Thirty years of conflict has left a history of war crimes, human rights abuses, and atrocities, for which many victims have never received justice. In an article first published by Insight on Conflict, correspondent Mariam Safi looks at the issue of transitional justice in the country. (Photo by James Gordon) – Via the PCDN Network.
Kabul — In September of 2013, the release of a list containing 5,000 names of those killed during the communist regime in Afghanistan sparked two days of mourning throughout the nation. The list, which was uncovered during the trial of an alleged Afghan war criminal, now living in Germany, is amongst the many pieces of evidence illustrating the extent of war crimes that have taken place throughout Afghanistan’s three decades of conflict; from the communist backed government to the civil war period of the early 90s, from the Taliban regime to the post-2001 peacebuilding decade.
Sadly, despite witnessing much progress in the past 12 years, Afghans have still not seen any substantial efforts by the state or international community to recognize and address the issue of past crimes. Moreover, Afghan’s continue to face brutality and torture at the hands of warlords, powerbrokers and the Taliban. While this has always remained a serious cause for many in Afghanistan, it has regained great interest and attention as Afghanistan prepares to hold its 3rd presidential elections. With Karzai stepping down, the elections will be the first peaceful transition of power in the history of the country. But the absence of any debate on the issue of transitional justice, combined with the backgrounds of some of the presidential candidates in previous conflicts and war crimes, has created frustrations and concerns amongst many voters in Afghanistan. While Afghans are ready to hold elections and receive a new government, they fear that the ambiguity created by the state concerning the issue of past, and thus future, war crimes will mean that the culture of impunity will continue to remain unaddressed.
Little progress toward transitional justice
Efforts for transitional justice have remained weak on part of the Afghan government, while remaining inconsistent on part of its international partners. In 2001, following the international communities intervention and commencement of the statebuilding efforts in Afghanistan, there have been attempts to pursue a process of transitional justice. However, these efforts have remained weak on part of the Afghan government, while remaining inconsistent on part of its international partners.
Concerning the latter, while the international community organized the Bonn Agreement which launched the democratization process, it also incorporated alleged war criminals as signatories to the same agreement and abstained from making any reference to addressing past crimes and human rights abuses. This has laid a precarious foundation for the future of transitional justice in the country. Such prioritization of security above the rule of law has not only weakened the legitimacy of the government but also that of the judiciary. The years that followed the Bonn Agreement did see some progress on this issue, but this came to an abrupt end in 2007 when the government passed the National Reconciliation, General Amnesty and National Stability Law (known as the Amnesty Law).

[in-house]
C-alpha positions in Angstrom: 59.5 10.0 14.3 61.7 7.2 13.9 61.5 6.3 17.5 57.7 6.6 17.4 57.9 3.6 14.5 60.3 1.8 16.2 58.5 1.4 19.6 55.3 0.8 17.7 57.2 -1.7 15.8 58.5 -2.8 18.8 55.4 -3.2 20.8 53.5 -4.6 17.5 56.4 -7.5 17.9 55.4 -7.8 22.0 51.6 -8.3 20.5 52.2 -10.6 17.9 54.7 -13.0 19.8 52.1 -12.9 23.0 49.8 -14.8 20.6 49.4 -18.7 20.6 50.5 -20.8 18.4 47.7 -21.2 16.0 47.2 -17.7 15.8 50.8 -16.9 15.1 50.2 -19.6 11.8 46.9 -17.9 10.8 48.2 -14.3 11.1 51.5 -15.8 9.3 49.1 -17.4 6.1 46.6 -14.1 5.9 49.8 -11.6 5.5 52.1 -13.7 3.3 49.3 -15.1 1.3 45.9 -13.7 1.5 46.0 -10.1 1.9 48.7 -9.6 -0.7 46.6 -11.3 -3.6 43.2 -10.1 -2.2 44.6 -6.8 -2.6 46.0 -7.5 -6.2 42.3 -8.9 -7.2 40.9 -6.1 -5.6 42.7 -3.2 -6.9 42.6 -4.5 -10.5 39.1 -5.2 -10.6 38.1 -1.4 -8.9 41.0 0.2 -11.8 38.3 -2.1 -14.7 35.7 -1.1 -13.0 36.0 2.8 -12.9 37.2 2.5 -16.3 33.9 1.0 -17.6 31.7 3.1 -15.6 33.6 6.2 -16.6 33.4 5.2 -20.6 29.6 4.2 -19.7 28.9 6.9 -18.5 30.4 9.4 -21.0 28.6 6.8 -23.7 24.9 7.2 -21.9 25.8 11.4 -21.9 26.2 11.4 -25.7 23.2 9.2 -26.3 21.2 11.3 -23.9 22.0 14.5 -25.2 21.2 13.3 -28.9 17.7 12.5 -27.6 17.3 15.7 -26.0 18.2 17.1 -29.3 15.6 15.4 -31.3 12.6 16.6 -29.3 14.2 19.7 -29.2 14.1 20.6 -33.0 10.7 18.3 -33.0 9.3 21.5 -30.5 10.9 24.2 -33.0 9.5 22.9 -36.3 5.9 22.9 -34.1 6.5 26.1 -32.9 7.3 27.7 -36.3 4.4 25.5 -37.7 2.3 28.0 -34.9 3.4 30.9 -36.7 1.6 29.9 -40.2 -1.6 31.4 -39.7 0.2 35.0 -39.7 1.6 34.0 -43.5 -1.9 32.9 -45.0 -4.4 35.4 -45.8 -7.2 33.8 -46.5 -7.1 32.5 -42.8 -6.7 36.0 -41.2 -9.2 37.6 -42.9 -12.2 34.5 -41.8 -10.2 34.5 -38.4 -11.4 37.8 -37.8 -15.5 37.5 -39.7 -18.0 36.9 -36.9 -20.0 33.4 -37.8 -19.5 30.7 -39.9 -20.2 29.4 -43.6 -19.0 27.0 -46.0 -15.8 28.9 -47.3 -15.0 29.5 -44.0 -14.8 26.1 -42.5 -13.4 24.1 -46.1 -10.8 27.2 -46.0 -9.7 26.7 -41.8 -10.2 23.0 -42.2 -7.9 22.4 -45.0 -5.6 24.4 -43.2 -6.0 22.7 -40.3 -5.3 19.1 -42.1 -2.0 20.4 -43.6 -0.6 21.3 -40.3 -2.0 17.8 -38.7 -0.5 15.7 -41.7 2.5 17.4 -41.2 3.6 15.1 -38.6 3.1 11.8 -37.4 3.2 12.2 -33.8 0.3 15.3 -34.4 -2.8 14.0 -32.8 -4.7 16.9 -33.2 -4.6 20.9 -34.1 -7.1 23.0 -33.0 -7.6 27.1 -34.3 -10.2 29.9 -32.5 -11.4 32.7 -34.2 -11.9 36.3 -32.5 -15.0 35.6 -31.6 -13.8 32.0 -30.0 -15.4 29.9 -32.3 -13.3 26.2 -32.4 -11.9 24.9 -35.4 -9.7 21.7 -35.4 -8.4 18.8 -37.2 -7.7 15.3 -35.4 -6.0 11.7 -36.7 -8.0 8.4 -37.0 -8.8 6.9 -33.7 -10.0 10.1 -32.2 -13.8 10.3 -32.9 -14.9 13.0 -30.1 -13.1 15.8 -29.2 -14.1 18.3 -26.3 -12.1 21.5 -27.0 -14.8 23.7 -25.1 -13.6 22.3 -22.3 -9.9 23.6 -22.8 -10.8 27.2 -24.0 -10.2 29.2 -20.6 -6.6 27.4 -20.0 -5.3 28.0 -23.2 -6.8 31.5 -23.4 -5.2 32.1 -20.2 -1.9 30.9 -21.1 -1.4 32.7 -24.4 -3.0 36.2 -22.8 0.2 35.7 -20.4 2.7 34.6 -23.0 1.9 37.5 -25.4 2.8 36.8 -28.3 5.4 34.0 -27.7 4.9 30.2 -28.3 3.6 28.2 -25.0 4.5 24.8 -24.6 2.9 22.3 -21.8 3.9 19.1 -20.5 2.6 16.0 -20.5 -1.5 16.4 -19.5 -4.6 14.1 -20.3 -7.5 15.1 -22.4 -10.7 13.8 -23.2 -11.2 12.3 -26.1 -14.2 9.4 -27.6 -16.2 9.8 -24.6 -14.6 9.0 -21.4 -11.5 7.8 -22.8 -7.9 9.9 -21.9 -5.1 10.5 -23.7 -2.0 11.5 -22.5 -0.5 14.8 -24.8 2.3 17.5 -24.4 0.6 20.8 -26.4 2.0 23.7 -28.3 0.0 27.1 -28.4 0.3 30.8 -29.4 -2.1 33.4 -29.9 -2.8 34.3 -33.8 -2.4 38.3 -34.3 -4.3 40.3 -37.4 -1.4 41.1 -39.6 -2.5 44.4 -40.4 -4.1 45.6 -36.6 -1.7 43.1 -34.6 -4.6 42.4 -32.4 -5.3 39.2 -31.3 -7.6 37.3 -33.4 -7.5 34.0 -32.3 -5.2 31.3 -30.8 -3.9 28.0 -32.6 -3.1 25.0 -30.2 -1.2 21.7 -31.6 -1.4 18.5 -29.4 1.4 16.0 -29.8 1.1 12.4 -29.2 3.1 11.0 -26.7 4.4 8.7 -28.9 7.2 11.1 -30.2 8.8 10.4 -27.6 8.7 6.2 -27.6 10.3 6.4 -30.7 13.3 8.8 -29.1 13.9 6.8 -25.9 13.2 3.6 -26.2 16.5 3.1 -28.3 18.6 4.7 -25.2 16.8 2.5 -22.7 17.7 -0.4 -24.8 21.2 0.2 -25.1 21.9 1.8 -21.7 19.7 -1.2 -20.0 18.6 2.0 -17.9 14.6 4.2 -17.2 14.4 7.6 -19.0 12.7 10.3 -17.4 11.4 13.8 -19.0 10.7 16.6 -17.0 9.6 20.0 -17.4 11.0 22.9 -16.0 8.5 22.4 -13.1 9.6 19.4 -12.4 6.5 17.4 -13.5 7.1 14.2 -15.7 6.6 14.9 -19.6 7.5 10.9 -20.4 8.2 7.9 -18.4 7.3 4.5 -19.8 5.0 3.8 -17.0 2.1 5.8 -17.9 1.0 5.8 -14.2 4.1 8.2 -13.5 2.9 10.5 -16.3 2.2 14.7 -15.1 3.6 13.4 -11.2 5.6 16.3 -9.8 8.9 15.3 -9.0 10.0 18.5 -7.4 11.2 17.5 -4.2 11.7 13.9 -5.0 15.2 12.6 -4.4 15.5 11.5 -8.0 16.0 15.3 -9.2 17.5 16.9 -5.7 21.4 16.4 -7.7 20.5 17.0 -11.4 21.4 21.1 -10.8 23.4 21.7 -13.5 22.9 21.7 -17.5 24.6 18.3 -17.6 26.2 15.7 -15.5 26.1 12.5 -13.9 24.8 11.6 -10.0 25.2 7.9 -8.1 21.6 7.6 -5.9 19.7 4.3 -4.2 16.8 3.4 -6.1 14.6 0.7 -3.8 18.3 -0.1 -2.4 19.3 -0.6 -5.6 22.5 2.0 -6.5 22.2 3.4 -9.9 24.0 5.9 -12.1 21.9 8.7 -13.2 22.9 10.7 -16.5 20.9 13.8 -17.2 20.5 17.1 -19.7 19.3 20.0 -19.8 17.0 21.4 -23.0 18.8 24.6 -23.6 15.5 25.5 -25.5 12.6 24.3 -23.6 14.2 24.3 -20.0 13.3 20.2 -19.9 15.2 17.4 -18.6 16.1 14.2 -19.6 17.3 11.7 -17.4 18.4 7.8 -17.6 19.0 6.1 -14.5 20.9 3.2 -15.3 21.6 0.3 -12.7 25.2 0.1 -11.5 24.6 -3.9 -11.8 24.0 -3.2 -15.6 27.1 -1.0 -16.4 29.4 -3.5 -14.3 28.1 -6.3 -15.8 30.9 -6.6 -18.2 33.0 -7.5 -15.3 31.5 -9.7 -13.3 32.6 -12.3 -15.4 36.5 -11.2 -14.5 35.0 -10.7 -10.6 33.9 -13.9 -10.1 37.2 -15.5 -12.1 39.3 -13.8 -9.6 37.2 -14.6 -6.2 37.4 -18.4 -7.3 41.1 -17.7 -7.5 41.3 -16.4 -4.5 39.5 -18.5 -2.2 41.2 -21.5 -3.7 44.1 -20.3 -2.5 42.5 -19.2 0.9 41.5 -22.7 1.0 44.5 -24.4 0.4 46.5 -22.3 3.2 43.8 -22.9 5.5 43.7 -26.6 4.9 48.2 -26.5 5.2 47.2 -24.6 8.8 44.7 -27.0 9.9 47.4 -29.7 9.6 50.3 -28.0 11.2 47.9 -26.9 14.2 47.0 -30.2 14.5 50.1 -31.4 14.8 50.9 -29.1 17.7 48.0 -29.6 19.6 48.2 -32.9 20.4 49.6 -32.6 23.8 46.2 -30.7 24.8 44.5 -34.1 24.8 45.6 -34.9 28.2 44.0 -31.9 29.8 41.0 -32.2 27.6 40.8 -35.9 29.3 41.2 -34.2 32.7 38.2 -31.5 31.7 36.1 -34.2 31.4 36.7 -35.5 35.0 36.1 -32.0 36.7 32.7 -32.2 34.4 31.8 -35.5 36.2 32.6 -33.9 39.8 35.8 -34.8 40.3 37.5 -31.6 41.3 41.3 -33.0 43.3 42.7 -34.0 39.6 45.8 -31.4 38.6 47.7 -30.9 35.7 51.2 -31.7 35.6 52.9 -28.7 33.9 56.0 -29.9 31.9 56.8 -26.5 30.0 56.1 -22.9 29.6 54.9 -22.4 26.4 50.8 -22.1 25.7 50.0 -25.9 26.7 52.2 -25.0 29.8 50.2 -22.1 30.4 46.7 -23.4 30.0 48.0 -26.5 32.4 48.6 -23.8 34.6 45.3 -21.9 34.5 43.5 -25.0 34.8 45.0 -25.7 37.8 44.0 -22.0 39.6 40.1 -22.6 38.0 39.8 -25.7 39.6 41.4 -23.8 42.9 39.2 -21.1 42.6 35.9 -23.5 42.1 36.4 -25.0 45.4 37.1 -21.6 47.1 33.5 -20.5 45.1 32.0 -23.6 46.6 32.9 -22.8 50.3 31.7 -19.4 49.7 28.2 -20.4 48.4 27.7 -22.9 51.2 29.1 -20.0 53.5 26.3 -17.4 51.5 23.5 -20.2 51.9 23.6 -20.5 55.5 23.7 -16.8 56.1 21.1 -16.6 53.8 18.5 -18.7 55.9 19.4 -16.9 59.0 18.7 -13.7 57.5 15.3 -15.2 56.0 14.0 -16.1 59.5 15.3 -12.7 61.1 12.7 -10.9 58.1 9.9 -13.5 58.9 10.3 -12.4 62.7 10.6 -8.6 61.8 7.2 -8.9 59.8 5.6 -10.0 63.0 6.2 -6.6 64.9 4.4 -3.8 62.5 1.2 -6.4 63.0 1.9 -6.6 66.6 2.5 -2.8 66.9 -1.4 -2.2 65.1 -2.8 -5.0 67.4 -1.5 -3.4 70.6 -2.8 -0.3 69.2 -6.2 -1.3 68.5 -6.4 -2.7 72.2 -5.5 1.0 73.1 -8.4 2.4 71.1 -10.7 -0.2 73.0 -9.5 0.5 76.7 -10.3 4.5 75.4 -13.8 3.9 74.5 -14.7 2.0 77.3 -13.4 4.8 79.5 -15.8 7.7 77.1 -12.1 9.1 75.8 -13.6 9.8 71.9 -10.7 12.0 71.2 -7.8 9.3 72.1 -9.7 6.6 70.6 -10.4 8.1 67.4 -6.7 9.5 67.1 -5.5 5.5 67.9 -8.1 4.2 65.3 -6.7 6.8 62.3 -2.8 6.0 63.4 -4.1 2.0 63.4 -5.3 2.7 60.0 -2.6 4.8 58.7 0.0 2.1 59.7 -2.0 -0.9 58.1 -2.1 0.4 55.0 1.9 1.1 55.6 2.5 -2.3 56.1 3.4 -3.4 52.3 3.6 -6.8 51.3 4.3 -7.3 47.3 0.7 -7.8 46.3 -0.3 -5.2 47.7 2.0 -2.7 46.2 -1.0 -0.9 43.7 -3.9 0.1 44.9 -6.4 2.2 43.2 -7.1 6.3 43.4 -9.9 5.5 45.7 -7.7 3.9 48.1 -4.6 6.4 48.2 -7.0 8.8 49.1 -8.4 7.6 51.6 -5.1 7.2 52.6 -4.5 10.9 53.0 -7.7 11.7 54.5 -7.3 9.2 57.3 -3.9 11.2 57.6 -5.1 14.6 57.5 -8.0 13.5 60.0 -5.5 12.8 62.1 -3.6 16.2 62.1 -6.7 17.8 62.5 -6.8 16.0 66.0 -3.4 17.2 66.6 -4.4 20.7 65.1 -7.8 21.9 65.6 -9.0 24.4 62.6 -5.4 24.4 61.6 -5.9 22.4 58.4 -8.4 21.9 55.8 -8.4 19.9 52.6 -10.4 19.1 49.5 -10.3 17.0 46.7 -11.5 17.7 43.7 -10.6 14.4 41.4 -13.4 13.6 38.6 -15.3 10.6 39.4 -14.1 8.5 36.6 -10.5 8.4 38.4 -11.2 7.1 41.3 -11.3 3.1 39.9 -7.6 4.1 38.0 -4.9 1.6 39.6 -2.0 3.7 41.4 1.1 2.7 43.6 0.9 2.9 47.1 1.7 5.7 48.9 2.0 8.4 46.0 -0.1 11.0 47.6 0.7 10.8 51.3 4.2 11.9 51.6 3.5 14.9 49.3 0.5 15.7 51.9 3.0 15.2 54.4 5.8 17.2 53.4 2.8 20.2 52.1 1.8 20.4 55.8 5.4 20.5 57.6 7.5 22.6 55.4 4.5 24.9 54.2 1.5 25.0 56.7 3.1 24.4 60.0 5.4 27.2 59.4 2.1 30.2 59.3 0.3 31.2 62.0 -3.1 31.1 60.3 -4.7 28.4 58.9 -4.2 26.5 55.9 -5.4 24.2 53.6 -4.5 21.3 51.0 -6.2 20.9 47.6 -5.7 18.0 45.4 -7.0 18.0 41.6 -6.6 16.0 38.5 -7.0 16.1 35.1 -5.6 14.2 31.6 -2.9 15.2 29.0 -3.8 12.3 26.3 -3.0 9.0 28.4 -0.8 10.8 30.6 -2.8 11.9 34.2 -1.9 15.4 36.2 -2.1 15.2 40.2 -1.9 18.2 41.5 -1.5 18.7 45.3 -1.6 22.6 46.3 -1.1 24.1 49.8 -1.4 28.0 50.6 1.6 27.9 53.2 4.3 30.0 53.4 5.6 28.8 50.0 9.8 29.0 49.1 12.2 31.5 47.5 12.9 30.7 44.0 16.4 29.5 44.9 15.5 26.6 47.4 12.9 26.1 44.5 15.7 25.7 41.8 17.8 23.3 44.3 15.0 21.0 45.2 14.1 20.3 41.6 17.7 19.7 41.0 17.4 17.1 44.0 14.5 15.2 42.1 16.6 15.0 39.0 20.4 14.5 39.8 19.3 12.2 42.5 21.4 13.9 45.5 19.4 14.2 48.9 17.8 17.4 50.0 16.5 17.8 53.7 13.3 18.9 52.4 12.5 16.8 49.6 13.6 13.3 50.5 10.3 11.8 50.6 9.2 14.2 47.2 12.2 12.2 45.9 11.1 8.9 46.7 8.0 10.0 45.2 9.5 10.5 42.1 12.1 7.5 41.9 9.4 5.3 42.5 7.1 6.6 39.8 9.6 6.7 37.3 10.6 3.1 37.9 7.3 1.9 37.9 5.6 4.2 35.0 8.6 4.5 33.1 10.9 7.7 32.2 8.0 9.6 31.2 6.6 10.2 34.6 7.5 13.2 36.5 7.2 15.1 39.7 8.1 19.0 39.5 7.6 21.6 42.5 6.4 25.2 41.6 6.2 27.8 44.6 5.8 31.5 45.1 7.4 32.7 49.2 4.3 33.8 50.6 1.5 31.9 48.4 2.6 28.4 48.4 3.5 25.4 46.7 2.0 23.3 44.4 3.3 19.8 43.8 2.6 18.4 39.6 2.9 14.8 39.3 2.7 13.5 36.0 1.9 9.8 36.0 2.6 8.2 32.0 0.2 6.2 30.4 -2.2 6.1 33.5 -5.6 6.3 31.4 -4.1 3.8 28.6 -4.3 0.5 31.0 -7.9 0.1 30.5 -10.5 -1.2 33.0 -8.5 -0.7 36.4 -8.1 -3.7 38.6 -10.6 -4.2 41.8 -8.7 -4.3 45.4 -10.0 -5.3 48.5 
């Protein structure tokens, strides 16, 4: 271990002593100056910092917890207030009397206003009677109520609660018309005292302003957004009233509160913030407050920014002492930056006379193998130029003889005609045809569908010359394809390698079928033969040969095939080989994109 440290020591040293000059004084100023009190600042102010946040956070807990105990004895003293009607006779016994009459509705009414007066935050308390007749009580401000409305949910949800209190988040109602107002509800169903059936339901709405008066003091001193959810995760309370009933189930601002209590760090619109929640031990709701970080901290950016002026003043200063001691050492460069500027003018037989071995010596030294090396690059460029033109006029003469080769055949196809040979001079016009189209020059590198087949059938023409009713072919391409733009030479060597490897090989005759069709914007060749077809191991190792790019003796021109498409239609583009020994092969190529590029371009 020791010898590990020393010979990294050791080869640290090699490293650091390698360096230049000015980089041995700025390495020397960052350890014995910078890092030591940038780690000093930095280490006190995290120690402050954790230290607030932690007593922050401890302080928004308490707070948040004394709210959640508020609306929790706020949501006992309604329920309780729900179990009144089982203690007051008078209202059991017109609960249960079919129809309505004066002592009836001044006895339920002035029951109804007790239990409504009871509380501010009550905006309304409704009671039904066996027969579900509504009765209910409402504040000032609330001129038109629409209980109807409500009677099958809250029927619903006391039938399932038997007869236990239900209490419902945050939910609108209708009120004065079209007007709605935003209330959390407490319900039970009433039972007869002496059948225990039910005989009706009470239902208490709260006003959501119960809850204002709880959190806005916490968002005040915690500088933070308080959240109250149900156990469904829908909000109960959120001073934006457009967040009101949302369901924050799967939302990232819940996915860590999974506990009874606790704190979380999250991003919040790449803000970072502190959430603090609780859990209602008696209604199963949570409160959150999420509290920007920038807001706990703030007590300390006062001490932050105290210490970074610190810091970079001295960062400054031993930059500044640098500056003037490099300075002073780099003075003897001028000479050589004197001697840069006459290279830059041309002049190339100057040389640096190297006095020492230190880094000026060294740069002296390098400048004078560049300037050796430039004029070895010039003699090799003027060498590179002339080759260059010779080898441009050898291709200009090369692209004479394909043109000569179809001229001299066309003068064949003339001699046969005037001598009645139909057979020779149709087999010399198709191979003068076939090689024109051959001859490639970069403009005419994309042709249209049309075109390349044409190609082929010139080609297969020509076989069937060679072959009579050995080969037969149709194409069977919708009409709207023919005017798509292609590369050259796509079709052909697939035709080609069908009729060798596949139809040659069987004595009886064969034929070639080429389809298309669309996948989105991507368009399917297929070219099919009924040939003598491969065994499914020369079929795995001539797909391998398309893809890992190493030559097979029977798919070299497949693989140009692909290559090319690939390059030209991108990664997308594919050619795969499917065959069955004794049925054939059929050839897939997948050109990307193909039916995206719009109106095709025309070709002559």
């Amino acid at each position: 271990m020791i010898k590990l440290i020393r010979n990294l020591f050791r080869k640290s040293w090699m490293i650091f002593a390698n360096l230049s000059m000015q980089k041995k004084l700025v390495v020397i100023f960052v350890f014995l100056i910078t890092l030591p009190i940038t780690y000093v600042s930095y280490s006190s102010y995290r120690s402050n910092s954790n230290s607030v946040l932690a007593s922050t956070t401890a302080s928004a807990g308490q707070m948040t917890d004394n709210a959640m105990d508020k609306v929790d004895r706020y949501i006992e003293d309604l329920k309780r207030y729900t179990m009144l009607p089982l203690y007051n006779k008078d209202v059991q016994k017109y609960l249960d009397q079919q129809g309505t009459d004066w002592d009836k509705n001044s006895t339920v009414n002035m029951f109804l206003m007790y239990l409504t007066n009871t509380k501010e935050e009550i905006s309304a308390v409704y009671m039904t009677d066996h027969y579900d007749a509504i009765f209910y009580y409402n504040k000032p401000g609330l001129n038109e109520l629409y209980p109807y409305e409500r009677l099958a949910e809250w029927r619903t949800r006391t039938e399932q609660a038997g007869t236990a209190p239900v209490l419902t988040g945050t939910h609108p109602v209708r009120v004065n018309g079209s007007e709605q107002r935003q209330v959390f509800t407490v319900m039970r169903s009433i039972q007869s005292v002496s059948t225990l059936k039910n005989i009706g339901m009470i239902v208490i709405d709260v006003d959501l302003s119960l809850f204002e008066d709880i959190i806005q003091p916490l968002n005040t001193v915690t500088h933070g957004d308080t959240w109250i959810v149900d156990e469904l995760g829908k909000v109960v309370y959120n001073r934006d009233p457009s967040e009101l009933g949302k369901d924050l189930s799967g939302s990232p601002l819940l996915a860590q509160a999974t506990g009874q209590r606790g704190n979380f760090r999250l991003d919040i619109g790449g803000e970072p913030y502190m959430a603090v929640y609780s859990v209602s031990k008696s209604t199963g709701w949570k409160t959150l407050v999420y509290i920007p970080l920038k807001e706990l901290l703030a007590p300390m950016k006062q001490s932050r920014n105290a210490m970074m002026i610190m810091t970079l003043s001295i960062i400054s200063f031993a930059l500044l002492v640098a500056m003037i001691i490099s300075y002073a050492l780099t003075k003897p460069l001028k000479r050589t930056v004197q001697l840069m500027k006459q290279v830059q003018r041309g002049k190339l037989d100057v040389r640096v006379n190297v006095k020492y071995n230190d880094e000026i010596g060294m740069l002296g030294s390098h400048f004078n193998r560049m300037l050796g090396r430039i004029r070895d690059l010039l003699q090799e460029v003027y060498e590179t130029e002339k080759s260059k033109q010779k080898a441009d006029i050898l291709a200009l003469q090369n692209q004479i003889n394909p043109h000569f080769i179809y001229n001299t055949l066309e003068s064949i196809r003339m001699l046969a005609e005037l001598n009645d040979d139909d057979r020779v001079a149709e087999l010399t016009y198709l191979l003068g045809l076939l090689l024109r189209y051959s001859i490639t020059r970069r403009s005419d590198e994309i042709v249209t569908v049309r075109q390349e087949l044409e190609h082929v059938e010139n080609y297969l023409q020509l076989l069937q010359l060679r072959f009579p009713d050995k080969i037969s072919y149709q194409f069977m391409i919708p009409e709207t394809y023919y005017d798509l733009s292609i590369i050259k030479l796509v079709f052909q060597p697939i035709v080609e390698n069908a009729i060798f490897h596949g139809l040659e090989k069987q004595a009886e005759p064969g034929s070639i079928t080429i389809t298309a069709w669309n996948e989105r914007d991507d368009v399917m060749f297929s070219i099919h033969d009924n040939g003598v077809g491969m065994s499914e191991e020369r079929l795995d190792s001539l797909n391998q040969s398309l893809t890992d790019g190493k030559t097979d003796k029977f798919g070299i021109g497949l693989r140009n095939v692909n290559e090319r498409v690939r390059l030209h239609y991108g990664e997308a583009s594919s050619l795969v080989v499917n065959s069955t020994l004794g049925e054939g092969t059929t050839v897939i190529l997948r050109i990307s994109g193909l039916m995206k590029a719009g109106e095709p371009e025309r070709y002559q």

In 2002, following a decree by Hamid Karzai, the Afghanistan Independent Human Rights Commission (AIHRC) was established to help address the legacy of war crimes and human rights violations that took place in Afghanistan prior to 2001. AIHRC was tasked to “undertake national consultations and propose a national strategy for transitional justice.” Accordingly in 2005, the AIHRC published its first report documenting past crimes titled A Call for Justice Report, which was, and remains, a key document reflecting local grievances and instances of war crimes in Afghanistan.
The action plan
Upon the request of the government, the AIHRC took the findings of the report and charted a national Action Plan for Peace, Reconciliation and Justice in Afghanistan (the Action Plan), and was launched in December 2006 by President Karzai. The Action Plan forced transitional justice onto the political landscape and was also included as one of the benchmarks for both the 2006 Afghanistan Compact and the 2008 Afghanistan National Development Strategy (ANDS).
The Action Plan laid out five comprehensive activities aimed at addressing past crimes and also to instil a culture of accountability and respect for human rights. But unfortunately a severe lack of political will meant the Action Plan was not able to meet its benchmarks, and in March 2009 it expired despite AIHRC’s requests to the government to extend its timeline. It seems the Action Plan was intended to serve as nothing more than a symbolic gesture, as the passing of the Amnesty Law in 2007 had sealed the fate of the Action Plan before it even reached its expiration.
The amnesty law
In 2007, Parliament passed the Amnesty Law granting “general amnesty” to “all political factions and hostile parties who were involved in one way or another in hostilities before the establishment of the Interim Administration” before 2001. This law also extends to those groups who are currently in fighting the government, such as the Taliban. General amnesty is granted only once parties adhere to “the Constitution and other enforced laws.” However, the only provision of the bill that makes reference to judicial prosecution of war crimes is the provision that recognizes the individual rights of war victims to seek justice and issue formal complaints against those alleged to have committed war crimes. In principle having a mechanism to lodge formal complaints can be considered effective. However in practice few victims will be able to take this action, as many of the alleged war criminals currently hold positions of great authority in the government.